1. 18 years after the signing of the Convention on Biodiversity in 1992, its third goal is finally being put into practice: a legally binding protocol to implement rules governing access to genetic resources and the sharing of benefits arising from their utilization was adopted. Eagerly awaited by France, the Nagoya Protocol is an ambitious and balanced text which should enable us to combat “bio-piracy.” France has indeed a specific status: it is both a provider of genetic resources, in particular through the richness in terms of biodiversity of its overseas territories, and a user of resources for particular industrial activities such as cosmetics or pharmaceutics, but also within the scope of research activities. Mrs Jouanno announced that France would offer 1 million euros to launch the implementation of the protocol.

2. At the same time, a new strategy for implementing the Convention, aimed at preventing the loss of global biodiversity, was adopted. It consists of 20 targets both ambitious and realistic. It notably includes components encouraging the States to incorporate the economic exploitation of biodiversity and the services provided by ecosystems into their policies.

3. Lastly, a road map for evaluating funding requirements and mobilizing financial resources in order to implement this strategy was adopted. On this occasion Chantal Jouanno announced, on behalf of the President of the Republic, the intention of France to increase to 10 % the rate of official development assistance devoted to biodiversity in developing countries, in accordance with the commitments of the French government, This assistance for biodiversity will be doubled by the end of 2012, and then increased gradually to 500 million euros a year by 2014. By 2020, France will have spent 4 billion euros for the preservation of global biodiversity.

The Conference also adopted a decision inviting the UN General Assembly to establish, as swiftly as possible, an intergovernmental group of experts on biodiversity changes – another priority for France.

On the sidelines of this conference, the French representation, which included deputies and representatives of civil society, participated in several parallel events, notably focusing on cities, oceans, and the economics of ecosystems.

- The next Conference of the Parties to the Convention on Biological Diversity will be held in India in October 2012.

3. 2011 - 2020 International Decade of Biodiversity Retour à la table des matières

- The General Assembly proclaimed the decade 2011-2020 the International Decade of biodiversity.

- 2010 has been declared International Year of Biodiversity by the United Nations (resolution 61/203 adopted by the General Assembly on 19 January 2007) in order to enhance international awareness, promote solutions and encourage the various stakeholders concerned to take action.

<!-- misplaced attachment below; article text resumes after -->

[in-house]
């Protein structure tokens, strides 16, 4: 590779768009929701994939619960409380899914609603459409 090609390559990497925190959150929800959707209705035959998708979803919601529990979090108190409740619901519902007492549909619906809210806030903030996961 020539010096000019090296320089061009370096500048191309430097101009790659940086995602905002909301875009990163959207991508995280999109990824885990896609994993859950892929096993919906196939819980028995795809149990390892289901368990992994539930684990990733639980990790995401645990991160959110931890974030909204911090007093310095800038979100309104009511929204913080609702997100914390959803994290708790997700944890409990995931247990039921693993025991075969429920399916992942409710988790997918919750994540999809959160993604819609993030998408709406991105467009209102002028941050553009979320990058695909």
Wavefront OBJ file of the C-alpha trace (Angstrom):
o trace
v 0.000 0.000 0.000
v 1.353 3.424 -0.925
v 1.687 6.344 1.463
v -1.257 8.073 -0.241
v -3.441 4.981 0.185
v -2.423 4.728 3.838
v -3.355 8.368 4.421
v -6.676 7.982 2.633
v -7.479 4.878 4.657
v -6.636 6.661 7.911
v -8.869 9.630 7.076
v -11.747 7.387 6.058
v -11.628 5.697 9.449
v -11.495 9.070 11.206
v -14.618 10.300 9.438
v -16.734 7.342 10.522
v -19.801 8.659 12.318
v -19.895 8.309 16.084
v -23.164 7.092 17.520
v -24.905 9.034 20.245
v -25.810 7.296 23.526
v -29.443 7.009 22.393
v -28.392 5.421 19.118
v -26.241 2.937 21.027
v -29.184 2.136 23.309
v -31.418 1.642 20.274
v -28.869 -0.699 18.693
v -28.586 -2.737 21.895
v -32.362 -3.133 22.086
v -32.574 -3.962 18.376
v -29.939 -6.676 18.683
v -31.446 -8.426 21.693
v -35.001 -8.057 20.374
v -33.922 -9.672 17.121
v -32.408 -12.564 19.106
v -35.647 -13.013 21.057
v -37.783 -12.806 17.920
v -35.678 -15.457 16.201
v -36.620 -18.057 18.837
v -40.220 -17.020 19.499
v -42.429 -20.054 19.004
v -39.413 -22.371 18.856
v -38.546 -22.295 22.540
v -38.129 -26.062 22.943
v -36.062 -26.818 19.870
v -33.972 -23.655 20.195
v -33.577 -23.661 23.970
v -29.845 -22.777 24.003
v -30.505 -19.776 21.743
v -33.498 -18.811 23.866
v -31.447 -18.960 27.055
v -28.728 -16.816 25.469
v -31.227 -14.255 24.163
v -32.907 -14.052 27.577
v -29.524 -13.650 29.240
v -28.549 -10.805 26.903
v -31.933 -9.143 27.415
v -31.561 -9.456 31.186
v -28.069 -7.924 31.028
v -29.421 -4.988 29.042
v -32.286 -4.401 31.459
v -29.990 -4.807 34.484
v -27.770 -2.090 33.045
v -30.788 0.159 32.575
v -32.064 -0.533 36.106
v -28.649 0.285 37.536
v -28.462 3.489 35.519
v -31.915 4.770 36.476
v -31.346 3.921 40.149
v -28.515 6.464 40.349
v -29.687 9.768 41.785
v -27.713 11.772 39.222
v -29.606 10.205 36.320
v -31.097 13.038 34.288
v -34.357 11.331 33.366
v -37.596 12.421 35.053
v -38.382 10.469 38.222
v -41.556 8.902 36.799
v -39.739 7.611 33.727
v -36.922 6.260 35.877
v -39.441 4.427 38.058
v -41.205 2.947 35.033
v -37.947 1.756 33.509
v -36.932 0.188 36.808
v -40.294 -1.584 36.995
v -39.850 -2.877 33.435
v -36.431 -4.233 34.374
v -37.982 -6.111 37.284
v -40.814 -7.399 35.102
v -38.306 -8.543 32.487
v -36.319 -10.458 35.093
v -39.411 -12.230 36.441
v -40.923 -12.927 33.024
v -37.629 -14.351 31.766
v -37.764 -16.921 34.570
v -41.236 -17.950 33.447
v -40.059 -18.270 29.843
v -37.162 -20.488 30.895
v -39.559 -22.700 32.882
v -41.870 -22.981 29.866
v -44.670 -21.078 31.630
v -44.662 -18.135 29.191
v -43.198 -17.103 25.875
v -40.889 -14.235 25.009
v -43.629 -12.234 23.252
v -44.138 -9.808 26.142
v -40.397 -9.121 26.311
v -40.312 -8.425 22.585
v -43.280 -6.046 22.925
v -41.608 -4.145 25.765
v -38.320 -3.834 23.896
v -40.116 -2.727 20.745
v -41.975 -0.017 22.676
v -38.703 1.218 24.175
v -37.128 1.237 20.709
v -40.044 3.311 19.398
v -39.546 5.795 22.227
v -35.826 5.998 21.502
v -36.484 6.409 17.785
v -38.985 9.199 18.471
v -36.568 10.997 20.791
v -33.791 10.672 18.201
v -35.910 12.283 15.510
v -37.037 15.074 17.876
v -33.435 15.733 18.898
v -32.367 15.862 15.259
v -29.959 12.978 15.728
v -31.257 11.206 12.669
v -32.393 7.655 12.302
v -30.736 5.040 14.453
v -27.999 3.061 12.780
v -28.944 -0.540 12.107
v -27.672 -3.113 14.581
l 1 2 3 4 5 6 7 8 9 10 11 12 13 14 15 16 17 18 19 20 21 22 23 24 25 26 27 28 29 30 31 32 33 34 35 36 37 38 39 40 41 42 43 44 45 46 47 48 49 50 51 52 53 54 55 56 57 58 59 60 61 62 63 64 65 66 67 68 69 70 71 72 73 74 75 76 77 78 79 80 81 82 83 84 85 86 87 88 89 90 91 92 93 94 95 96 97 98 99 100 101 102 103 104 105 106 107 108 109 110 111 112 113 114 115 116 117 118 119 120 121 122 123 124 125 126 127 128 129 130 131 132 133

On 22 September 2010, as a contribution to the International Year of Biodiversity, a high-level event on biodiversity was held at the UN headquarters in New York, attended by Chantal Jouanno, Minister of State for Ecology.

4. Convention on Biological Diversity (1992) Retour à la table des matières

International awareness of the need to protect biological diversity and the balance of ecosystems became evident at the Earth Summit in Rio de Janeiro in 1992. Chapter 15 of Agenda 21 on sustainable development adopted at the Summit is devoted to biodiversity. The “Convention on biological diversity” (CBD) was one of the conventions signed as a result of the Summit. This universal convention (ratified by 190 Member States) provides the normative framework for the protection and management of biodiversity.

The Convention defines biological diversity (article 2) as the “variability among living organisms from all sources including, inter alia, terrestrial, marine and other aquatic ecosystems and the ecological complexes of which they are part; this includes diversity within species, between species and of ecosystems.”

The three main objectives of the Convention (article 1) are “the conservation of biological diversity, the sustainable use of its components and the fair and equitable sharing of the benefits arising out of the utilization of genetic resources, including by appropriate access to genetic resources and by appropriate transfer of relevant technologies, taking into account all rights over those resources and to technologies, and by appropriate funding.”

(July 2011)

5. French statements Retour à la table des matières

- 22 September 2010 - High-level meeting on biodiversity - Statement by Mrs. Chantal Jouanno, Minister of State for Ecology

6. Reference documents Retour à la table des matières

- 20 December 2010 - Resolution A/RES/65/161 - Convention on Biological Diversity

- 28 octobre 2010 - Conference of the Parties COP 10 in Nagoya - Speech by Mrs. Chantal Jouanno, Minister of State responsible for Ecology

- 11 June 2010 Busan outcome

- 2 March 2010 - Resolution A/RES/64/203 - "Convention on Biological Diversity"

- June 1992 Convention on biological diversity

- June 1992 Action 21

7. Useful links Retour à la table des matières

- UN Website 2010 International Year of Biodiversity

- Website of the IPBES

- Website of the UNEP